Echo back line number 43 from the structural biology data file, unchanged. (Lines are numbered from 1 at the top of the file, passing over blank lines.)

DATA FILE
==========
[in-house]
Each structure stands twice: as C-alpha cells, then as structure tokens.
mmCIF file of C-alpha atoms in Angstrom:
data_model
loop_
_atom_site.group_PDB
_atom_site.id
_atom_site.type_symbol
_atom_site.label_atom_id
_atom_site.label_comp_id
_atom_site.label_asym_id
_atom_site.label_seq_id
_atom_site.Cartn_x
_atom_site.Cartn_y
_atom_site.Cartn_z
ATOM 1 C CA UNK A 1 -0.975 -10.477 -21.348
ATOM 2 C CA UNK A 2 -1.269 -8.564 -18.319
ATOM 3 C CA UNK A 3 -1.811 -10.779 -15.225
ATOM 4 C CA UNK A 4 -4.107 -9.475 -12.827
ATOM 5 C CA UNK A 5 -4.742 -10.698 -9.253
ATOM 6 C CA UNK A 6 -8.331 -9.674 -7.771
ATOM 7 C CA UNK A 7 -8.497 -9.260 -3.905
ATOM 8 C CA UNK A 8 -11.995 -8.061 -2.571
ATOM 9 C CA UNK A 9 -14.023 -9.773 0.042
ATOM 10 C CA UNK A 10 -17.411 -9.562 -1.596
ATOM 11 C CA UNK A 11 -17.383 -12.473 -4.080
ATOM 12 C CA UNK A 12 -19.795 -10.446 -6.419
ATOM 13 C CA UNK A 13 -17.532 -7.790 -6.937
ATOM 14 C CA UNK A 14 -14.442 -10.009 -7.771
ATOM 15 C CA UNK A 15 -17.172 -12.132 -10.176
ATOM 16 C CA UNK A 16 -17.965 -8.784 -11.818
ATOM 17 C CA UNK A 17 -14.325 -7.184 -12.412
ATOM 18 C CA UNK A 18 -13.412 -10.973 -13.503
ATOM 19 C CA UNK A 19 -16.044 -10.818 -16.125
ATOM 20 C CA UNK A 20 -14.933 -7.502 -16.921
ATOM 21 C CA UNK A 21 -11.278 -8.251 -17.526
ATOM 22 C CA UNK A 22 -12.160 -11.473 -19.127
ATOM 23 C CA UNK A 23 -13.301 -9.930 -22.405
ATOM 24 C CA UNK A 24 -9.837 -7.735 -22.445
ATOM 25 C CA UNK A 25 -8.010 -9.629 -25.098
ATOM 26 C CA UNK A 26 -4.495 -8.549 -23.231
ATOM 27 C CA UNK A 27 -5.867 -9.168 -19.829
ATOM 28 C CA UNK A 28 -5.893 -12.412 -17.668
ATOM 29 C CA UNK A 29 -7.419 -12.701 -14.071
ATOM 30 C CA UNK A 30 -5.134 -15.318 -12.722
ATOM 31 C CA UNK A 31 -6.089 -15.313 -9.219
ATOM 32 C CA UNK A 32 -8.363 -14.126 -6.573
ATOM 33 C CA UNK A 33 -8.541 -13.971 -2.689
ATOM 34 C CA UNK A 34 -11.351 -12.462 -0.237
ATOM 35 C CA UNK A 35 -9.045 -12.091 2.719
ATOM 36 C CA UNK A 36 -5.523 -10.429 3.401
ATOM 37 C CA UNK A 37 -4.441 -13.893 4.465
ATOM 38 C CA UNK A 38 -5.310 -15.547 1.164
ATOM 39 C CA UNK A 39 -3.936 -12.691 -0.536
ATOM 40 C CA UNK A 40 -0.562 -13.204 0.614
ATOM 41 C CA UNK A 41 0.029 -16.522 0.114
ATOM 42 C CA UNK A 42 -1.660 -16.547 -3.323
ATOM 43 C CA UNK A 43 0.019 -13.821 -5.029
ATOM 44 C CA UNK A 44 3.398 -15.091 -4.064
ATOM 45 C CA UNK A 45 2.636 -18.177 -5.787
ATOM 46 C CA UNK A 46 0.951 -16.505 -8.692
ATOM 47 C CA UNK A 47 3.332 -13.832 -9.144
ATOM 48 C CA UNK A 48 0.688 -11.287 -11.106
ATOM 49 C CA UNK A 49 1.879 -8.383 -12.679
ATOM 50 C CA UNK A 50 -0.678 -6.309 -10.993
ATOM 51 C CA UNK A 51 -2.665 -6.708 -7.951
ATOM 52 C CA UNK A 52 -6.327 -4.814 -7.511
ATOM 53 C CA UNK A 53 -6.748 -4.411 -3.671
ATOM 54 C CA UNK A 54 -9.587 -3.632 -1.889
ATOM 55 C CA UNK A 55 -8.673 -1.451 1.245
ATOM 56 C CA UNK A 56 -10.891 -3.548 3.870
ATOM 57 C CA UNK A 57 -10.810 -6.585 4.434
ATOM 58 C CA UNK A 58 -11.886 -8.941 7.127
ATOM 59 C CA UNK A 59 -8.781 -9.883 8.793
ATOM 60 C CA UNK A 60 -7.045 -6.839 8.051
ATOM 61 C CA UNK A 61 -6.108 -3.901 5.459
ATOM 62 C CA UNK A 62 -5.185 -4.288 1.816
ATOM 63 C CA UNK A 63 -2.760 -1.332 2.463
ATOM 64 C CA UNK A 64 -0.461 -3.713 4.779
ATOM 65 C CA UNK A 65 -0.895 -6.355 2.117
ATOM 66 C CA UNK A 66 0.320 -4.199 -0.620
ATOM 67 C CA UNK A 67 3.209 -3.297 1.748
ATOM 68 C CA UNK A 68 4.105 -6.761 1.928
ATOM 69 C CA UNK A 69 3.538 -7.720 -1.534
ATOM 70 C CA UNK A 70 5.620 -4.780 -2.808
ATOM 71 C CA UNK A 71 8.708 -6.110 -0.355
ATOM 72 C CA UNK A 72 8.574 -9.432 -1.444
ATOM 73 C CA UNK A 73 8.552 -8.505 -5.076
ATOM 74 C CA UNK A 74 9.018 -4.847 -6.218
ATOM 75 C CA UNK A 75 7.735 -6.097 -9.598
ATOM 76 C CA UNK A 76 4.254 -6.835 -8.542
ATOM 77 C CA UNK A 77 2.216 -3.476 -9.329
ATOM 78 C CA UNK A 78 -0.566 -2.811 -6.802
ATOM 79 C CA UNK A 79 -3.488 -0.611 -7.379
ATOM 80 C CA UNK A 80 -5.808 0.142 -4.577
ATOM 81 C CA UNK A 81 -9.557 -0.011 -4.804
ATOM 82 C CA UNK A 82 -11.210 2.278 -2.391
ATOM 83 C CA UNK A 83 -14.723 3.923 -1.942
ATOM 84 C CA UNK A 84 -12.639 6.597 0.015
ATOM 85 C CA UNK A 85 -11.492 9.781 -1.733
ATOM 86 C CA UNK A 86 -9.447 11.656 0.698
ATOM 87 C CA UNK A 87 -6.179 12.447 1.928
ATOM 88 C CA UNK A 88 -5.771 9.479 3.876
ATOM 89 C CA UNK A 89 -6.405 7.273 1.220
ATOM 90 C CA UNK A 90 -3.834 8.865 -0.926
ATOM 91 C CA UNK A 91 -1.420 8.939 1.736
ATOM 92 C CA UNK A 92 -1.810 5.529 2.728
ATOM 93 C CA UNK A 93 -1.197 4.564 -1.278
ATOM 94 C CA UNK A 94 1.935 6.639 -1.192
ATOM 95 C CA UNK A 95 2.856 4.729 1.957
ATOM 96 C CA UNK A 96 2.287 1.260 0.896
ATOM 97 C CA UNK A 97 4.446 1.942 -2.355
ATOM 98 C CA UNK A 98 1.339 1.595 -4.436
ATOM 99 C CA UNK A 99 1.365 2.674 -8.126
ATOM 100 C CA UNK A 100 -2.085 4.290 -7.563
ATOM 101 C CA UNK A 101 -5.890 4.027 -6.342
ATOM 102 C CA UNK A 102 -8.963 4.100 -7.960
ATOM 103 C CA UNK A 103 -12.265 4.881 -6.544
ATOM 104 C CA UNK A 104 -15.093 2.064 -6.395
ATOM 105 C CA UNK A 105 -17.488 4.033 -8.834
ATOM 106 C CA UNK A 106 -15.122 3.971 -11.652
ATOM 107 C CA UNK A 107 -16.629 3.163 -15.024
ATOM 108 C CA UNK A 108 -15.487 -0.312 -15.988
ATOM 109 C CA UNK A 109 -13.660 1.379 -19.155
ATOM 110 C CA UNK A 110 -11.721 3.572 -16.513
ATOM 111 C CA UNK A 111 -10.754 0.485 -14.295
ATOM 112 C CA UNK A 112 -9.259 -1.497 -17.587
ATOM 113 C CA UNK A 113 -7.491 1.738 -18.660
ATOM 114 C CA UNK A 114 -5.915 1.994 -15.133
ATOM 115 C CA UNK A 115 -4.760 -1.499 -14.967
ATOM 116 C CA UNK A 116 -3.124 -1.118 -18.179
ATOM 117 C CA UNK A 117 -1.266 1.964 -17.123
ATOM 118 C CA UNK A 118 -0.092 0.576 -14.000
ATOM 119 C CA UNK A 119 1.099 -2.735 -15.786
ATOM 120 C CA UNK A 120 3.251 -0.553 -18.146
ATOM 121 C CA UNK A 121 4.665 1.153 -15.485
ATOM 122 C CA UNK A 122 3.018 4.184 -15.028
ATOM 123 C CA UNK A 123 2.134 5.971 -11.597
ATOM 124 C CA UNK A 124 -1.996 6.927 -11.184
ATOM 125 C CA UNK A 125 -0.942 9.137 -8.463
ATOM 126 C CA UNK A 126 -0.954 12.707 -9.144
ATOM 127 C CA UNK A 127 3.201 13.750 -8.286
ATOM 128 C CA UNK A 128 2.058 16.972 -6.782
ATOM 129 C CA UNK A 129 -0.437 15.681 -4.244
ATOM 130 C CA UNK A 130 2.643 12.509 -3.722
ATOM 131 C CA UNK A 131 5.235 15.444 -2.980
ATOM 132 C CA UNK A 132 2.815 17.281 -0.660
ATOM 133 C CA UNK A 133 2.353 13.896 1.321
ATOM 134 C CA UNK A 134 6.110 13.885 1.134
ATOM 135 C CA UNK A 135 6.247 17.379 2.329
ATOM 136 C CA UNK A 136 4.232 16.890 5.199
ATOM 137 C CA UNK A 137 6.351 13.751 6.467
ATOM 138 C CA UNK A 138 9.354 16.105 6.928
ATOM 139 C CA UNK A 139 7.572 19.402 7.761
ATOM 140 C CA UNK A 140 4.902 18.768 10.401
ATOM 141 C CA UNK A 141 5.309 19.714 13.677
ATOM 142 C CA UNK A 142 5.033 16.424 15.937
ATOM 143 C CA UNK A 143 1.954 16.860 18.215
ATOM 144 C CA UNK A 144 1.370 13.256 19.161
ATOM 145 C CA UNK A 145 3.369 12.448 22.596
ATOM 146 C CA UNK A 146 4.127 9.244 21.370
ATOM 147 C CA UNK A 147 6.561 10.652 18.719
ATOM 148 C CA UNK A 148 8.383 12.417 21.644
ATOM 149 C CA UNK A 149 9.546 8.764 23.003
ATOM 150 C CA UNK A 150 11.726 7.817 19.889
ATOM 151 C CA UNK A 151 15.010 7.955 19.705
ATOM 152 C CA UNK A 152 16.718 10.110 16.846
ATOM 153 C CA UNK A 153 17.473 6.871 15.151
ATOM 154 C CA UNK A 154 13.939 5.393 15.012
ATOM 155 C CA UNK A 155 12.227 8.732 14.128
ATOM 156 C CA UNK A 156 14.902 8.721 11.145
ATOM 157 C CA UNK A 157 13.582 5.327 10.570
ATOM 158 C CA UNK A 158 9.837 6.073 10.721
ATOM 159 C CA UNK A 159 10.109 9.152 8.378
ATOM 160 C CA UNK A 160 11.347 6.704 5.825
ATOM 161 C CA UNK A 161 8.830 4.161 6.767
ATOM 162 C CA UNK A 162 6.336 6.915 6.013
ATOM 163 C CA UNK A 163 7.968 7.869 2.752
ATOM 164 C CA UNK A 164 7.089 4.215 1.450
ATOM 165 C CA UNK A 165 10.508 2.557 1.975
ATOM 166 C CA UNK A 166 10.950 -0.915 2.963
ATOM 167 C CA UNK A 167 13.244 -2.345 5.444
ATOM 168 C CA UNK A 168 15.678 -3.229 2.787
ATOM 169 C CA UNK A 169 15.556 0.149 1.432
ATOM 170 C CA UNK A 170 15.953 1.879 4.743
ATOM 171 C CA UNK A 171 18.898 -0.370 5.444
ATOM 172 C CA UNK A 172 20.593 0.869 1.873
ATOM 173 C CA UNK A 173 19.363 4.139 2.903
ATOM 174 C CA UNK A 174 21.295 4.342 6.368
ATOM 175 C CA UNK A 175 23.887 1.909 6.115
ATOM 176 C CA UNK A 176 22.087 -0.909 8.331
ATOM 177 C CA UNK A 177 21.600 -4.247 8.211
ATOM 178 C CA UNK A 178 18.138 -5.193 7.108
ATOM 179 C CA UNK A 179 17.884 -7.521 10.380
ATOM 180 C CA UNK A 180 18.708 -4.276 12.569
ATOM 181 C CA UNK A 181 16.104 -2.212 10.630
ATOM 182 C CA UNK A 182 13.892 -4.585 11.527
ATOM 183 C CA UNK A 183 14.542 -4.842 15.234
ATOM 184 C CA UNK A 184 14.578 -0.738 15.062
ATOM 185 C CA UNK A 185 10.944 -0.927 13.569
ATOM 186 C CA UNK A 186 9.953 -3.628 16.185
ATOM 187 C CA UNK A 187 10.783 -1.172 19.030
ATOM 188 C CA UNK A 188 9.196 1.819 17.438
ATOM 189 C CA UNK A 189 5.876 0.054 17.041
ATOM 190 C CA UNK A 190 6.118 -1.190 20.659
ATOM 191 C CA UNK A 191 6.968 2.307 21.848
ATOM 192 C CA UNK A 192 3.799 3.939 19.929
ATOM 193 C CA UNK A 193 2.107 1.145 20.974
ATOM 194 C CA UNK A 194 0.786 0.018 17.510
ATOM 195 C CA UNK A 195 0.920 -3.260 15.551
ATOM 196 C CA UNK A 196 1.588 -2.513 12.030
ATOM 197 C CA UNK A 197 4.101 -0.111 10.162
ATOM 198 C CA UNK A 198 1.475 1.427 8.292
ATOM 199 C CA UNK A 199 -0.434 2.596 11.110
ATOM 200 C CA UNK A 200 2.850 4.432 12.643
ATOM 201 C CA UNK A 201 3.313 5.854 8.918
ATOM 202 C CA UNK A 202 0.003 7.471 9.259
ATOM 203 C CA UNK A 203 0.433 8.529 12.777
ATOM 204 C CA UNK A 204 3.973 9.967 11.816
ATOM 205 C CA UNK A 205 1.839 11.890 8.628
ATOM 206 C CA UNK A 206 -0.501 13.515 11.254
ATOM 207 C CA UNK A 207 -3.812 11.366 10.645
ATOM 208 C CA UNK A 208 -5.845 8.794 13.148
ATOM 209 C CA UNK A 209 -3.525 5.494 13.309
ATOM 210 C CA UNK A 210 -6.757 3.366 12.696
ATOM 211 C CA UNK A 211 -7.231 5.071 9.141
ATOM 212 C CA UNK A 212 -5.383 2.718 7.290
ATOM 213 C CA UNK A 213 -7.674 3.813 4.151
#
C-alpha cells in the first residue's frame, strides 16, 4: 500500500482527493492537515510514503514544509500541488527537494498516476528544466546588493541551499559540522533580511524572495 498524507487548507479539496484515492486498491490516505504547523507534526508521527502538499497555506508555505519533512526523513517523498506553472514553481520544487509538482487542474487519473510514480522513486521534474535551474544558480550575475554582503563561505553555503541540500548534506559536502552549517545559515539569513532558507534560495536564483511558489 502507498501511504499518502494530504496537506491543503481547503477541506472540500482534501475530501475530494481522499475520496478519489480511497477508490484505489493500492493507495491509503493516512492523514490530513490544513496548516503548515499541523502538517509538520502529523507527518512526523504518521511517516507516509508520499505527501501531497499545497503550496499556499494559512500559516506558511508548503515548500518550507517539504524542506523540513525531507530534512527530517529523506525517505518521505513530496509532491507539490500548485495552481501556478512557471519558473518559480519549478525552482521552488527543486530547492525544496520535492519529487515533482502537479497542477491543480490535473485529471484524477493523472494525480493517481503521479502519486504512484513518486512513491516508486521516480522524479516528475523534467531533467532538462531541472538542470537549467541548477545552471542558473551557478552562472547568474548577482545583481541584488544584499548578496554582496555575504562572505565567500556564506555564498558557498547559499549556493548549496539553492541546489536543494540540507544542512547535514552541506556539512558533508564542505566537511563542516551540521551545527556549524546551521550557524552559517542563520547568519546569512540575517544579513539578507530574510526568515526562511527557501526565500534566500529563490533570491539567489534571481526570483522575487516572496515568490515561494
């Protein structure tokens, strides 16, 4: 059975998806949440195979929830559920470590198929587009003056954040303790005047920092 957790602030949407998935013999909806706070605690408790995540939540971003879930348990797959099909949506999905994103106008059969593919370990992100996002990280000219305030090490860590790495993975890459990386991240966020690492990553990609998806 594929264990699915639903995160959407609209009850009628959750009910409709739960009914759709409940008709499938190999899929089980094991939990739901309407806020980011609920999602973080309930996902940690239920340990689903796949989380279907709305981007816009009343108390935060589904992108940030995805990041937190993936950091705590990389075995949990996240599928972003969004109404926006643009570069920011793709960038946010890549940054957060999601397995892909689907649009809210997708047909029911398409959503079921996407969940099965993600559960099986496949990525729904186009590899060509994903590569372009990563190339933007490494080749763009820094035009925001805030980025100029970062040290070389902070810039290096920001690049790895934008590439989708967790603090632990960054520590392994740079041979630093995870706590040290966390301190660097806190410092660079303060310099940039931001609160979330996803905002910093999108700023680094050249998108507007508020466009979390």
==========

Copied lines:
ATOM 28 C CA UNK A 28 -5.893 -12.412 -17.668